The project focuses on the deformation and failure of lightweight construction materials under crash loads. We contribute our simulation expertise to the modeling and characterization of material behavior. In the picture on the left: real component. Right: fiber orientation distribution in the component from the injection molding simulation.

Characterization and Modelling of Long Fiber Reinforced Thermoplastics

AiF Project (Industrial Research Associations)

Fiber reinforced plastics are lighter, stronger and more resilient than non-reinforced plastics and therefore, they meanwhile have become a preferred material class within the automotive industry. As far as safety-relevant components in the vehicle are concerned, it is particularly important to predict failure and damage. In this project, we support automotive companies with regard to the analysis and prediction of these mechanisms.

Fiber reinforced plastics (FRP) are often used in crash-relevant components due to their stiffness and strength properties. In crash applications, the industry prefers to use very long fibers, as the longer the fiber length, the higher the solidity is. The fact that they are easy to process, e.g. by injection molding, is another major advantage of long fiber reinforced thermoplastics (LFT). However, modelling their material behavior is a challenging task, as at macroscopic view - the fibers and the matrix should not be seen individually but as a complete system. Their properties are very inhomogeneous, and non-linear effects must also be considered on the microscale. In this research project, we investigate the damage and failure mechanisms of LFT in the automotive industry.

 

Digital Twins of Composite Materials

Together with partners from Fraunhofer IWM, we analyse damage and failure mechanisms of LFT on a realistic geometry both experimentally as well as using numerical simulations. With the FLUID solver, we first obtained a prediction of the orientation of the fibers in the whole component. Using CT images of several samples extracted at characteristic locations of the component, we validated that the prediction of the fiber orientation is indeed accurate. After having completely described the geometrical properties of the material, we are able to create digital twins of the composite.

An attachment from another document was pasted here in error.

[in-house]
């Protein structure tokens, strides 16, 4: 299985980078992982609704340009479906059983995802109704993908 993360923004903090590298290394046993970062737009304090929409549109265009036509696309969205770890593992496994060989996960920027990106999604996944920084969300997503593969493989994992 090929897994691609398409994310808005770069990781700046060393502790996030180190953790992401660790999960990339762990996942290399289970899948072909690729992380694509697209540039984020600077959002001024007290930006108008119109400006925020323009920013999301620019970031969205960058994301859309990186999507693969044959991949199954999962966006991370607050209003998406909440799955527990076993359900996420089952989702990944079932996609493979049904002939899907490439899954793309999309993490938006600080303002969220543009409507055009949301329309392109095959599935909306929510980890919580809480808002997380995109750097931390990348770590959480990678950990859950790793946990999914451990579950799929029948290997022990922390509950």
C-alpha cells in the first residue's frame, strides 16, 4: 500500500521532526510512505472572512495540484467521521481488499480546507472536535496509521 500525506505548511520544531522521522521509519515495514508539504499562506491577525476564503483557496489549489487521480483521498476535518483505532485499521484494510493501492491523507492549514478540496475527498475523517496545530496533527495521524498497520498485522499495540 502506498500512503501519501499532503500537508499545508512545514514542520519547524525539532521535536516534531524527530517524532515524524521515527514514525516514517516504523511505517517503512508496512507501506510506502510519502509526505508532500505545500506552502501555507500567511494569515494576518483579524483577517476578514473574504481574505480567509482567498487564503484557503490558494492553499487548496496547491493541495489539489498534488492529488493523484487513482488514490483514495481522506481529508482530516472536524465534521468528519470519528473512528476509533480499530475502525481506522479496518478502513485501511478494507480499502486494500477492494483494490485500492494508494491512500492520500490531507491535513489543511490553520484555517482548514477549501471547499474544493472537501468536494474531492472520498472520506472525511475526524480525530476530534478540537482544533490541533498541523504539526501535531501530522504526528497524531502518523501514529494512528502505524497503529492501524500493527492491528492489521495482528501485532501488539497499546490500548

Stress concentration in one of the sample
© Fraunhofer ITWM
Stress concentration in one of the sample.
Cutout from a digital twin of the composite
© Fraunhofer ITWM
Cutout from a digital twin of the composite.

By means of a dynamic mechanical analysis (DMA) on the pure polymer matrix material, we determine the nonlinear material parameters of the composite material, taking into account effects such as plastification, strain rate dependency and damage. Thus, we were able to show that this method allows us to predict the material behavior of the composite material with high accuracy by using our software tool FeelMath. At the same time, the experimental complexity needed for the material characterization remains low.

 

Virtual Experiments Save Costs and Keep the Experimental Effort at a Minimum

The micromechanical model and the fiber orientation from the injection molding simulation serve several functions. We can perform virtual experiments for the calibration of macroscopic standard models and reduce the experimental costs of material characterization. With the digital twins of the composite material, we investigate the influence of geometric and physical parameters - such as fiber length, fiber orientation or strain rate. As described on the following page, the micromechanical model is coupled with a macroscopic mechanical simulation using multiscale methods.